I got sent this text message the other day.
Handyman is an absolutely brilliant service. It's a bit like a Rent A Dad service for lazy city dwellers. They're handymen on scooters who'll come round and fix the annoying little jobs that you can't do or can't be bothered to do. Small things, like fixing a loose cupboard door, fitting a plasma screen, new lights or putting up some Ikea stuff. Things you wouldn't need a builder or an electrician for. Things you'd ask your Dad to do if he lived next door.
Like a lot of new businesses they've got loads of cool ideas. For a start they all use scooters so they can move quick. All the handymen have their picture on the website so you can see who's going to pop round - which is reassuring. They're not cheap but they're good and efficient.
I've used them before which is why I got the text message. I didn't have any jobs for them but I admit I was racking my brains. After just moving office I think 10% off is a seriously good offer.
Back to the text message. Isn't this a good idea? Let's say they have got some bookings in the area, a couple at 9am, 10am, 4pm and 5pm. Doesn't it make sense to try and fill the gaps? Such an low intrusion way to send this information out. Seeing as I'm already a customer I don't mind the text. And it's cheap too.
"Let's get a little bit of history right. Arial was designed in the Monotype drawing offices, for Microsoft, in the late 80s"
"I am also no friend of Helvetica. In fact, I would love to see this typeface banned from use for a while. Just so designers can see that there is typographic pond life beyond."
"I'd happily give up my day job and wash plates if the rest of the world adopted Univers as the font to be used."
Read, learn and enjoy. You don't get this quality of typographic discussion everywhere.
This is how we do things around here. We talk about design, most of the time graphic design and little else. You really ought to check out some of the stuff about Britain's Greatest Graphic Designer (RIP), a layman's explanation of kerning and this post grandiosely titled The Future Of Graphic Design. No humility around here.
Comments, comments, comments. We all love comments. You can be rude, obtuse, you can even plug your own enterprises, anything goes in the comments section. So type away.
There you go. Enjoy.
I've been meaning to link to the first one for a while. It's called Faces Of The Dead. Each member of the US Services who has died in Iraq is represented by a pixel sized square. When you click on a square, and therefore a name, the pixels form that person's face.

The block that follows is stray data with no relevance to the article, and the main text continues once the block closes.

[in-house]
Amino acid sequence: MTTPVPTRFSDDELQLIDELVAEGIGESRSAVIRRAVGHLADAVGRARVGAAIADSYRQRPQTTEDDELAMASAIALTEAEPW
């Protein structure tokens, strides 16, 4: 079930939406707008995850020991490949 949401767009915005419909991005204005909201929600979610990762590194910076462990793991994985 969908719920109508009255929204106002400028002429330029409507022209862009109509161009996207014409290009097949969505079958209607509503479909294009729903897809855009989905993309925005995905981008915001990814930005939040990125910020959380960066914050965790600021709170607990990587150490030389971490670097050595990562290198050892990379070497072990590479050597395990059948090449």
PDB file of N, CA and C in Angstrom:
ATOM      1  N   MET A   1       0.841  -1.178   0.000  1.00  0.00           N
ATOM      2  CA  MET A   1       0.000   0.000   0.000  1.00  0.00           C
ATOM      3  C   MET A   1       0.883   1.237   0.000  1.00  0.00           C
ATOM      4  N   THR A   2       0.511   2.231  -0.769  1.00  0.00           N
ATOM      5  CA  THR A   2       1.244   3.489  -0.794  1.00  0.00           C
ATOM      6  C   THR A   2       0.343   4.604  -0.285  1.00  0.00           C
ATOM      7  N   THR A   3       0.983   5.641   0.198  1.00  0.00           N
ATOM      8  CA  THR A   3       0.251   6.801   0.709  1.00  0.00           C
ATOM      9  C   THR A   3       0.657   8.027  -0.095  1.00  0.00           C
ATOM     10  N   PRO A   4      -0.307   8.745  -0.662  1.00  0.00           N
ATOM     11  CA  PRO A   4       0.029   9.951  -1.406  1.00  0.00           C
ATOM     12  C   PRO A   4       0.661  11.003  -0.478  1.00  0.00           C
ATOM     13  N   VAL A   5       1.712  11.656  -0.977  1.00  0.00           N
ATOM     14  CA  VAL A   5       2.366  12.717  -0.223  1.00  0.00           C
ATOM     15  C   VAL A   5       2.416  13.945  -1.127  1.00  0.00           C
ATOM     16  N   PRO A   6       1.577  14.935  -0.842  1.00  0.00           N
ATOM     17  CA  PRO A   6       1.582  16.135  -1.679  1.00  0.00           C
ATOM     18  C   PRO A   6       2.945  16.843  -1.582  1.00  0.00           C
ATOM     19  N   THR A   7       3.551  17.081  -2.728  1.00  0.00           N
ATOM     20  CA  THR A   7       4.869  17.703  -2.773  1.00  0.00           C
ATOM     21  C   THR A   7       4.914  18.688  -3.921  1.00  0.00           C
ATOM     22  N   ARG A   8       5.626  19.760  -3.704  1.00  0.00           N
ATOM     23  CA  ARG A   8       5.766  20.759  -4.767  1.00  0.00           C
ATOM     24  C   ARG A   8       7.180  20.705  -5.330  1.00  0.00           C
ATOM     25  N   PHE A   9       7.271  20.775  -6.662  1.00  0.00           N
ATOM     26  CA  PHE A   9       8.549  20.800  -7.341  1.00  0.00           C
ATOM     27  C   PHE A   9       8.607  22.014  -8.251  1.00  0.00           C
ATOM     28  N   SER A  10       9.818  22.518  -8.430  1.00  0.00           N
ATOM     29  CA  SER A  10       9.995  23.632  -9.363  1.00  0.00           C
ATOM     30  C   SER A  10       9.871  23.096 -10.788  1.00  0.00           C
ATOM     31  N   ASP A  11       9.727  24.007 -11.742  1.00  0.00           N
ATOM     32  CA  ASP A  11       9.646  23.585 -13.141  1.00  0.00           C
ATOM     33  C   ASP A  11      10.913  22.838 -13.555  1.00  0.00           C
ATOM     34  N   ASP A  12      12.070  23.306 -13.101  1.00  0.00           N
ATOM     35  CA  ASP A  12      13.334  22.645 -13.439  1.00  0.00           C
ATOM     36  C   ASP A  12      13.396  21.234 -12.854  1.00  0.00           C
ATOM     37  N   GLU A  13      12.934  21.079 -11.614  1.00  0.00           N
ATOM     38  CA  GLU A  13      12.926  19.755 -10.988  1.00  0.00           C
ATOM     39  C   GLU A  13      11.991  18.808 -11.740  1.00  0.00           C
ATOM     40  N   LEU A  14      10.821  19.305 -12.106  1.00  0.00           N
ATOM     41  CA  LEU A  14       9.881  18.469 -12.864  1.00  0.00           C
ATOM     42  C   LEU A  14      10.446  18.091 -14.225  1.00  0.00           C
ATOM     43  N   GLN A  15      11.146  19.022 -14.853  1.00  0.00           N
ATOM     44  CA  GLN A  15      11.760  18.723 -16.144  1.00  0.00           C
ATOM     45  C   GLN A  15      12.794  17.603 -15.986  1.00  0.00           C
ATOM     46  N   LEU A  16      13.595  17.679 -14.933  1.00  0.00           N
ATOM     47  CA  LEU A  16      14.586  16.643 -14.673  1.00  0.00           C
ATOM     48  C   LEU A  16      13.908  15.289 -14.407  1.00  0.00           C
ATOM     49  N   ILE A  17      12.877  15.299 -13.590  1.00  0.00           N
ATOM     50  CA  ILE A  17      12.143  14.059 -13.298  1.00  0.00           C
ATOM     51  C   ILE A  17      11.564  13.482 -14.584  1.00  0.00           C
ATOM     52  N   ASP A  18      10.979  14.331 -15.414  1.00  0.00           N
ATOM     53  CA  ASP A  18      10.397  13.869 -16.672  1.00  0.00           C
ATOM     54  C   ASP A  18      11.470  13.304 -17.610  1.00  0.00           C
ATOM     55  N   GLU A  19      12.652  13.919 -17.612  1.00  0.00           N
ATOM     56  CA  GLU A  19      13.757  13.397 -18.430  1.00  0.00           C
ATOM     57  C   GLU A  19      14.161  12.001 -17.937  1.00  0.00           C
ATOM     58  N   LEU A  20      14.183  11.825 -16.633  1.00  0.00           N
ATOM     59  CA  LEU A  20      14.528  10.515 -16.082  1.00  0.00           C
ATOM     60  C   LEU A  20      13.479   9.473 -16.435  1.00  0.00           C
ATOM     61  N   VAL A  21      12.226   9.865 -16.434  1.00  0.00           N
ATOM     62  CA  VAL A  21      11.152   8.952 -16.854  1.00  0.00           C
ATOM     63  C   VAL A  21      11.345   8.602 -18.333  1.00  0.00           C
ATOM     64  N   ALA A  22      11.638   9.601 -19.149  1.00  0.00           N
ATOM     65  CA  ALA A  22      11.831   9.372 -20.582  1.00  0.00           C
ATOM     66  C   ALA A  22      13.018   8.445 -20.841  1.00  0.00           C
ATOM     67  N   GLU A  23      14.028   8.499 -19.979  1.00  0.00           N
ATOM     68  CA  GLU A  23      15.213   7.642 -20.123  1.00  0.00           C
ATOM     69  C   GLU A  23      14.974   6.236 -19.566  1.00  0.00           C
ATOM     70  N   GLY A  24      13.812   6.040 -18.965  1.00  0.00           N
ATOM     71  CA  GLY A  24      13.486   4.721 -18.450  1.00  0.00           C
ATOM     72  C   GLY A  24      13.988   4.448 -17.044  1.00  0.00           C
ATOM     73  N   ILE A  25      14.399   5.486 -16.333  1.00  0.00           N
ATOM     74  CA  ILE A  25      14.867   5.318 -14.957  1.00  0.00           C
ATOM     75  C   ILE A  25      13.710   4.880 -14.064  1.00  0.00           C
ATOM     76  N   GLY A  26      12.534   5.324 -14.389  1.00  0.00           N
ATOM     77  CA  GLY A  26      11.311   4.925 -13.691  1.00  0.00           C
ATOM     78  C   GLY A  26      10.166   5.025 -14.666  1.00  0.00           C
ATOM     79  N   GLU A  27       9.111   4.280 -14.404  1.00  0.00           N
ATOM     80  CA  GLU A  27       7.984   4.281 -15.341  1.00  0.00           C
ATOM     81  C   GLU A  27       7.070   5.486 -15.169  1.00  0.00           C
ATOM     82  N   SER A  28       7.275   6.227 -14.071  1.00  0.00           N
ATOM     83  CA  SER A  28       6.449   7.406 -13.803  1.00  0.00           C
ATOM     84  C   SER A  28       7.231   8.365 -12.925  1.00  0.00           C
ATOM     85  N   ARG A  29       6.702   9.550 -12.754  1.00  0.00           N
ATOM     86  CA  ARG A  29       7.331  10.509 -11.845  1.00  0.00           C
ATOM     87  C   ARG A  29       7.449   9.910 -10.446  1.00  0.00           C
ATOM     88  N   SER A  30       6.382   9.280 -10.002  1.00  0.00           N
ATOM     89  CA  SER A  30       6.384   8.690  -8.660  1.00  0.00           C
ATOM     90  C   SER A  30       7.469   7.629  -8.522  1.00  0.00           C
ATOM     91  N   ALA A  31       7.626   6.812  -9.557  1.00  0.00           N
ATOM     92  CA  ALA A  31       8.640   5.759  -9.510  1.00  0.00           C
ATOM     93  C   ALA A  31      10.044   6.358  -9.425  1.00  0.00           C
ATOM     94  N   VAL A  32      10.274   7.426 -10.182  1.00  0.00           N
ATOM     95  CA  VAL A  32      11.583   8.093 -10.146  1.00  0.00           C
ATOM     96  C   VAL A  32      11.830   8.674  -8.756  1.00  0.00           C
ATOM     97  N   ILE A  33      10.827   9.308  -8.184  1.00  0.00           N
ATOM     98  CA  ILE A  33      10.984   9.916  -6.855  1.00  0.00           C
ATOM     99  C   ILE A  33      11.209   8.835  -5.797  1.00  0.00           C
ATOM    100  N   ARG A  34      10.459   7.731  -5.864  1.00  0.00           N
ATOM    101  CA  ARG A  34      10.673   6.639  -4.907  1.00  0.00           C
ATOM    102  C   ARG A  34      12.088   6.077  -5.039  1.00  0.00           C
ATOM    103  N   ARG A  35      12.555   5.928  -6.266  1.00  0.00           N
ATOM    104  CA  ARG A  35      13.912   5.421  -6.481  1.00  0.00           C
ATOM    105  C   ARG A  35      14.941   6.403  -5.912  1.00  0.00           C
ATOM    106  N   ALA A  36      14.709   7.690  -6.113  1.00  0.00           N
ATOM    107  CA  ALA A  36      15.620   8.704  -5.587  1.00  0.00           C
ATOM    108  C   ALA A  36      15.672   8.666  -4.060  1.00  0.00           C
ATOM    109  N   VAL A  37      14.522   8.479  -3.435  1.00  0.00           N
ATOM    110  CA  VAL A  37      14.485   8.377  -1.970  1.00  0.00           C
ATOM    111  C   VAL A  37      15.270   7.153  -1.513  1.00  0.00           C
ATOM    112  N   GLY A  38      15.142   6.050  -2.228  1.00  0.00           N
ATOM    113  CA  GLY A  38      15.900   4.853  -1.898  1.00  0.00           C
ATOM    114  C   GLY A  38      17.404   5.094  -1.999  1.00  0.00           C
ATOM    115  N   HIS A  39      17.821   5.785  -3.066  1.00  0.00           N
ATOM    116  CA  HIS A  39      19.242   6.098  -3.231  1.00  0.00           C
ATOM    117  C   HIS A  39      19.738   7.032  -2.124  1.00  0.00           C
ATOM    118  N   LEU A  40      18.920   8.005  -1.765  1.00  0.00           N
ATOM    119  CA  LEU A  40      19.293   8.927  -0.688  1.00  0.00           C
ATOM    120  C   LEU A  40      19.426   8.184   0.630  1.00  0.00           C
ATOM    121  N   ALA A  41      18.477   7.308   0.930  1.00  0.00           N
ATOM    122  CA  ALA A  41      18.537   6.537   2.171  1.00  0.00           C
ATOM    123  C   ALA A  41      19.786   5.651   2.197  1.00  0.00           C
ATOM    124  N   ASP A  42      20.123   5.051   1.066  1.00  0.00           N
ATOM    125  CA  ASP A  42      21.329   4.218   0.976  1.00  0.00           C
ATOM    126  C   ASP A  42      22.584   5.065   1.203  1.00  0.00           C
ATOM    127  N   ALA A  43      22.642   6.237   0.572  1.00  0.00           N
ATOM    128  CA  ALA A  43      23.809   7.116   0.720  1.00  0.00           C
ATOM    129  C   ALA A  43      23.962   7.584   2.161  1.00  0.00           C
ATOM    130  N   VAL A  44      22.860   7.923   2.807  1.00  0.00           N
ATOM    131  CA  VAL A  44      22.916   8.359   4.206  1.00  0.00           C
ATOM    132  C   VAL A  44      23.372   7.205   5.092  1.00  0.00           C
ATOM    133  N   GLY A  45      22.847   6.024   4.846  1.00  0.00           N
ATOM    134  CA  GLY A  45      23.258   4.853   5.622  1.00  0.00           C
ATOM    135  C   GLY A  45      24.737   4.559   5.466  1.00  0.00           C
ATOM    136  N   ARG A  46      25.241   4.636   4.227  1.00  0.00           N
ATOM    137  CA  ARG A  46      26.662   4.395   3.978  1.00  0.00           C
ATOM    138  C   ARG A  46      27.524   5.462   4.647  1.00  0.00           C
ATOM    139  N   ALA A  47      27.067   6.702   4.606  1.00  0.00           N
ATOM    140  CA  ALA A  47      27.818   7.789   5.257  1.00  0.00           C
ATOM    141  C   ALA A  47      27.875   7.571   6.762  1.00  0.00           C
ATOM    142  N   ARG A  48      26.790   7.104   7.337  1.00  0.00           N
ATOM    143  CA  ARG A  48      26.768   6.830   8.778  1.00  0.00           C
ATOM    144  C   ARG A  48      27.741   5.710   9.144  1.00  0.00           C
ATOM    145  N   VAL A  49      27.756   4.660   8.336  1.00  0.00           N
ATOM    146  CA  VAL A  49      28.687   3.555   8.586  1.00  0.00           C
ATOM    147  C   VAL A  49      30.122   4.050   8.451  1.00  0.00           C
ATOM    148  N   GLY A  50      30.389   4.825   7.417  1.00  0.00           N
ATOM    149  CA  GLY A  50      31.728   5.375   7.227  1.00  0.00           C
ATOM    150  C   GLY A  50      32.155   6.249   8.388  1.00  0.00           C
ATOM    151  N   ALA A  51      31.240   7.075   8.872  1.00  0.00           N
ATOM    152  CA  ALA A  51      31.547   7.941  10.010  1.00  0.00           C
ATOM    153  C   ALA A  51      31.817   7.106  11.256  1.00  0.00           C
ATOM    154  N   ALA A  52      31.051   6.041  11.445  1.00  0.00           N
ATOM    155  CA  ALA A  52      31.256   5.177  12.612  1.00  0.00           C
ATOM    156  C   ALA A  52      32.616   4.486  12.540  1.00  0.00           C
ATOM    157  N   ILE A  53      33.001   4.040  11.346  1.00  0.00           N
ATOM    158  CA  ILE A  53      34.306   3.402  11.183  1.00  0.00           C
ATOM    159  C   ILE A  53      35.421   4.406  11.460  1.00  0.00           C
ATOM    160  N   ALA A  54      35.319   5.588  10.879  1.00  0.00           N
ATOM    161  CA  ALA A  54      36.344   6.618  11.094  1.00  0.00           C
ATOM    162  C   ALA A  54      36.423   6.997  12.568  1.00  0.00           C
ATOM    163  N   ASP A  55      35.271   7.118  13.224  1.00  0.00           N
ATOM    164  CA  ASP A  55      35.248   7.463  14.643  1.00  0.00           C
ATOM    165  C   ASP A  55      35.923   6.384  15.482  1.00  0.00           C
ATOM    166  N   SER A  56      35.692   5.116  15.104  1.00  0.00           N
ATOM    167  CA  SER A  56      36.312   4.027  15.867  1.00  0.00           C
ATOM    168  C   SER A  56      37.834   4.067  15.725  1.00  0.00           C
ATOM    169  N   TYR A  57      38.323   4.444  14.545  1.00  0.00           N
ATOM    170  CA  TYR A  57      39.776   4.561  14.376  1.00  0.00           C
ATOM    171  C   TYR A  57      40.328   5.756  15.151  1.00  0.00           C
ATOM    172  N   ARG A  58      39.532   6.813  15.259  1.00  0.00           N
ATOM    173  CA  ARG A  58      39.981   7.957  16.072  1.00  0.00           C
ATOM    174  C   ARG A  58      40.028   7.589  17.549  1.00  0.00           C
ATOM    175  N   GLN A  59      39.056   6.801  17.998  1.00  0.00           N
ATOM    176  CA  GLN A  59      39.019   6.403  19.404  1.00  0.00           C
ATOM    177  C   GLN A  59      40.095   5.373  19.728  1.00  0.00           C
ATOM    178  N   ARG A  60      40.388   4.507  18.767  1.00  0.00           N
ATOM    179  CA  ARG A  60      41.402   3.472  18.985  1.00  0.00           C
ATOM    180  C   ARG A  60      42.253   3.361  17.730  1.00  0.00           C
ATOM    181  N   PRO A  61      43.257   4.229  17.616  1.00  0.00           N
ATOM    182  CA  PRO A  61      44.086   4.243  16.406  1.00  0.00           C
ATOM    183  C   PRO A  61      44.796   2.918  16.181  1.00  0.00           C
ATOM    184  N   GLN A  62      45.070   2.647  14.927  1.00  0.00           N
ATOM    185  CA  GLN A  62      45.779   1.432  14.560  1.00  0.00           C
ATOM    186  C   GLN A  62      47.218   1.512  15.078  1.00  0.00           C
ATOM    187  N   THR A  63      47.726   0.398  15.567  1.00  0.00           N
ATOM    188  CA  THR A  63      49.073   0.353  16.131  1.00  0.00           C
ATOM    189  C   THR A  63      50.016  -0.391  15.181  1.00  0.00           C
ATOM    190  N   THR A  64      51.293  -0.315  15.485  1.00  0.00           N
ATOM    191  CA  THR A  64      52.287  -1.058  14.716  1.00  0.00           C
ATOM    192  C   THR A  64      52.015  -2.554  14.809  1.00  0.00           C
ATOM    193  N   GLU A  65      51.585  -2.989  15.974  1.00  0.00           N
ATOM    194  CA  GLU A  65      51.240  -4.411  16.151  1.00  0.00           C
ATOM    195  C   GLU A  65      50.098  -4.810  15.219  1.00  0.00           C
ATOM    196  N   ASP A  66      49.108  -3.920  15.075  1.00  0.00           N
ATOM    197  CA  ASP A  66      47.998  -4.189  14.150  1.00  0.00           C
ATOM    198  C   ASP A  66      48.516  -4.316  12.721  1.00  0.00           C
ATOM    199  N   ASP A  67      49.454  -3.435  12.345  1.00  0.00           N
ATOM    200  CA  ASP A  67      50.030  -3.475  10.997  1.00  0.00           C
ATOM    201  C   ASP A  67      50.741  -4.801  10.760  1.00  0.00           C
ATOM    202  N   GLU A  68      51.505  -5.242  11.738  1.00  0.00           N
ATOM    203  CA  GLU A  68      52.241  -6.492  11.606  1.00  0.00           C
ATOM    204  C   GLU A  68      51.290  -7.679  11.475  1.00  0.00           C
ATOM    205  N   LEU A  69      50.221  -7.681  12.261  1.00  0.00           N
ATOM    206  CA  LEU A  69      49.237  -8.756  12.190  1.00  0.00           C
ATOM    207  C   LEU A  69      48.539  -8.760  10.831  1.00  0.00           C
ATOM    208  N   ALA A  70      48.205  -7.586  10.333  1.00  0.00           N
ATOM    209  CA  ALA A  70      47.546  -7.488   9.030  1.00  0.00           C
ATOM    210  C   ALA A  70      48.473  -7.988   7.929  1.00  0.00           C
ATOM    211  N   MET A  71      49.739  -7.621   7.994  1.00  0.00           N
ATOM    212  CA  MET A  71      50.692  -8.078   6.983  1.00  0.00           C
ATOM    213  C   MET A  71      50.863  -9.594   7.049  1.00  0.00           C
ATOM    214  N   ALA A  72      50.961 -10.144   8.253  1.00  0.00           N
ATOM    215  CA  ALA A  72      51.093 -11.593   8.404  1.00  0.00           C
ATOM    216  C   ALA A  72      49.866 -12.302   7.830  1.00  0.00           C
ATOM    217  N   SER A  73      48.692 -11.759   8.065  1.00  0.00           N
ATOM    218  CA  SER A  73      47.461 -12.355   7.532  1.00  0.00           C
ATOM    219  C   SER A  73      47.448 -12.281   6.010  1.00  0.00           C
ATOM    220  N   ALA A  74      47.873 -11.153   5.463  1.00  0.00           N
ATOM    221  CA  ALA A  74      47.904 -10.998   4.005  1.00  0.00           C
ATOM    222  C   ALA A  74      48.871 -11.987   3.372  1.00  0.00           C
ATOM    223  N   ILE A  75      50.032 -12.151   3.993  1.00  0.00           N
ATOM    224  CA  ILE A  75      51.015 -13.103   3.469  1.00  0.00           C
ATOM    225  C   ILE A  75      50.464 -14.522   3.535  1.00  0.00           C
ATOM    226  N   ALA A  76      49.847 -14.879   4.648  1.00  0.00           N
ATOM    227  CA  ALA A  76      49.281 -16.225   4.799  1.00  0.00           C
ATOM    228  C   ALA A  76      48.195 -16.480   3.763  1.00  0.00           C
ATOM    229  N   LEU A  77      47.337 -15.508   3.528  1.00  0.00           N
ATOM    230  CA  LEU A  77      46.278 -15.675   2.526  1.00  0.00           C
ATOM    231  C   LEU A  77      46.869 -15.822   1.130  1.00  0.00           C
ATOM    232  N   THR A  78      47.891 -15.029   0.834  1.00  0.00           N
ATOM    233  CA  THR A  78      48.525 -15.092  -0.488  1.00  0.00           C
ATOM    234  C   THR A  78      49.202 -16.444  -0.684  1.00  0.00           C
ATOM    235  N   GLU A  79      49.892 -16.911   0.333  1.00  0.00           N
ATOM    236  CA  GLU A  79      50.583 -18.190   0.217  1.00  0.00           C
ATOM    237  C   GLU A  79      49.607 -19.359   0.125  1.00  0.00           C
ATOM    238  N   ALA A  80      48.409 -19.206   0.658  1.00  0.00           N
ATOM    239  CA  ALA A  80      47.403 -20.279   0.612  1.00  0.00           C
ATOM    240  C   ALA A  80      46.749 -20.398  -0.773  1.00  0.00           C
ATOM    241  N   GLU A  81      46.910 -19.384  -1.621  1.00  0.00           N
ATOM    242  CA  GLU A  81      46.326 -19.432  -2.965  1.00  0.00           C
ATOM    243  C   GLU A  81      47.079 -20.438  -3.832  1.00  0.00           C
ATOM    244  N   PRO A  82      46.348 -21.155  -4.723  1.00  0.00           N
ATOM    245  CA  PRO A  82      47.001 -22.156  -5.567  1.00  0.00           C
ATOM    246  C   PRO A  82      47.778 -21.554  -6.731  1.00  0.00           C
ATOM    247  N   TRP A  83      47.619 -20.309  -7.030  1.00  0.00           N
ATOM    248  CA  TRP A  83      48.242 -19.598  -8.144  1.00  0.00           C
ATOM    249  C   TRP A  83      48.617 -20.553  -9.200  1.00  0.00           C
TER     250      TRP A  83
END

It's very well done, sensitive, interesting and a powerful way of representing some powerful statistics that we normally just see as lists or numbers. It's graphic design at it's best.
The second one from the same people is a pictorial representation of the key words used in all Bush's State Of The Union addresses. You can highlight keywords and see how often he mentioned that each year. You can pick obvious key words like Iraq or Terror or you can search for more obscure terms - like design, which he said 3 times in 2003. Again it's very well done. Sensitive, powerful and elegant.
What I like about both of these, but particularly the last one, is how they take important, dry information and make it accessible and interesting to a wide audience. The design helps the comprehension of the information rather than hindering it.
And it's exactly the sort of thing newspapers ought to be doing online.
Another thing I've had kicking around for ages and forgotten to write about.
It's a video of a presentation by a chap called Dick Hardt which he terms Identity 2.0. Don't let that put you off.
It's all about the concept of digital identity. It's really good. Clever. A refreshing presentation style. As it says on the blurb, "I watched it twice, and greatly enjoyed it both times.".
Helvetica can be expensive and if you don't have it installed on your PC then, for you, Arial will probably suffice. But just look at the way the glyph's finish on these a's.
Oooh, isn't that lovely? They didn't make a film about Arial did they?
Although desktop printers don't use the same sort of screen as a Heidelberg they don't print solid colour. Only a screen print can do that. Deskdrop printers still measure in a dpi system but it's a little different. Macus will elaborate.